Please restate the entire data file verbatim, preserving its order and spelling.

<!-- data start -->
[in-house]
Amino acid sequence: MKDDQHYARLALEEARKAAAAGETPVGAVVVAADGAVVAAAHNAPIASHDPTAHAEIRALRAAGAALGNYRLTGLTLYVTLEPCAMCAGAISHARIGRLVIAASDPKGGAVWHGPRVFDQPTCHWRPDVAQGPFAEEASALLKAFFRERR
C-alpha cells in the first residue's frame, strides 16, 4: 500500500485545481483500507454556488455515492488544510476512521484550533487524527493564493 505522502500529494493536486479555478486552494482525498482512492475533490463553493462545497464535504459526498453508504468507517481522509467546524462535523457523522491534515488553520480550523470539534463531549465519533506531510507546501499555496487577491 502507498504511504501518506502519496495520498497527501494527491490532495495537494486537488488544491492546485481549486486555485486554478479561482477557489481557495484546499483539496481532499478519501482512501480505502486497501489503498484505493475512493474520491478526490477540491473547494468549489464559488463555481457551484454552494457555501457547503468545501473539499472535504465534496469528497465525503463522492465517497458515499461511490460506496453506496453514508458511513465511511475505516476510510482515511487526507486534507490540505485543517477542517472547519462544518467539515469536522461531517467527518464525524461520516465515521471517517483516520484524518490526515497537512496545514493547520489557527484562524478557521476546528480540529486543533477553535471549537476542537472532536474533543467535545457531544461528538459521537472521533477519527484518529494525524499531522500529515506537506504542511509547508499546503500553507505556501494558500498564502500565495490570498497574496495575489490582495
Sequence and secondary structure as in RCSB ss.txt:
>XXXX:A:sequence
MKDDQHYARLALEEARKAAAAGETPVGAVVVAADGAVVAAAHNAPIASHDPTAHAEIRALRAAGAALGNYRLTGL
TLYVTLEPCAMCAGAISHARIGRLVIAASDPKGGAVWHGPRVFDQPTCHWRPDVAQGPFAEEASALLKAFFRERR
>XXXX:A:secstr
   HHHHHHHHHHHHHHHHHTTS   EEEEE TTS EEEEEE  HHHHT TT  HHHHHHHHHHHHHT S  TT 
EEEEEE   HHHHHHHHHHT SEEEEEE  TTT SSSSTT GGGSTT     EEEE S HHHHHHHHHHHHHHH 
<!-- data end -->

[in-house]
Amino acid sequence: MKDDQHYARLALEEARKAAAAGETPVGAVVVAADGAVVAAAHNAPIASHDPTAHAEIRALRAAGAALGNYRLTGLTLYVTLEPCAMCAGAISHARIGRLVIAASDPKGGAVWHGPRVFDQPTCHWRPDVAQGPFAEEASALLKAFFRERR
C-alpha cells in the first residue's frame, strides 16, 4: 500500500485545481483500507454556488455515492488544510476512521484550533487524527493564493 505522502500529494493536486479555478486552494482525498482512492475533490463553493462545497464535504459526498453508504468507517481522509467546524462535523457523522491534515488553520480550523470539534463531549465519533506531510507546501499555496487577491 502507498504511504501518506502519496495520498497527501494527491490532495495537494486537488488544491492546485481549486486555485486554478479561482477557489481557495484546499483539496481532499478519501482512501480505502486497501489503498484505493475512493474520491478526490477540491473547494468549489464559488463555481457551484454552494457555501457547503468545501473539499472535504465534496469528497465525503463522492465517497458515499461511490460506496453506496453514508458511513465511511475505516476510510482515511487526507486534507490540505485543517477542517472547519462544518467539515469536522461531517467527518464525524461520516465515521471517517483516520484524518490526515497537512496545514493547520489557527484562524478557521476546528480540529486543533477553535471549537476542537472532536474533543467535545457531544461528538459521537472521533477519527484518529494525524499531522500529515506537506504542511509547508499546503500553507505556501494558500498564502500565495490570498497574496495575489490582495
Sequence and secondary structure as in RCSB ss.txt:
>XXXX:A:sequence
MKDDQHYARLALEEARKAAAAGETPVGAVVVAADGAVVAAAHNAPIASHDPTAHAEIRALRAAGAALGNYRLTGL
TLYVTLEPCAMCAGAISHARIGRLVIAASDPKGGAVWHGPRVFDQPTCHWRPDVAQGPFAEEASALLKAFFRERR
>XXXX:A:secstr
   HHHHHHHHHHHHHHHHHTTS   EEEEE TTS EEEEEE  HHHHT TT  HHHHHHHHHHHHHT S  TT 
EEEEEE   HHHHHHHHHHT SEEEEEE  TTT SSSSTT GGGSTT     EEEE S HHHHHHHHHHHHHHH 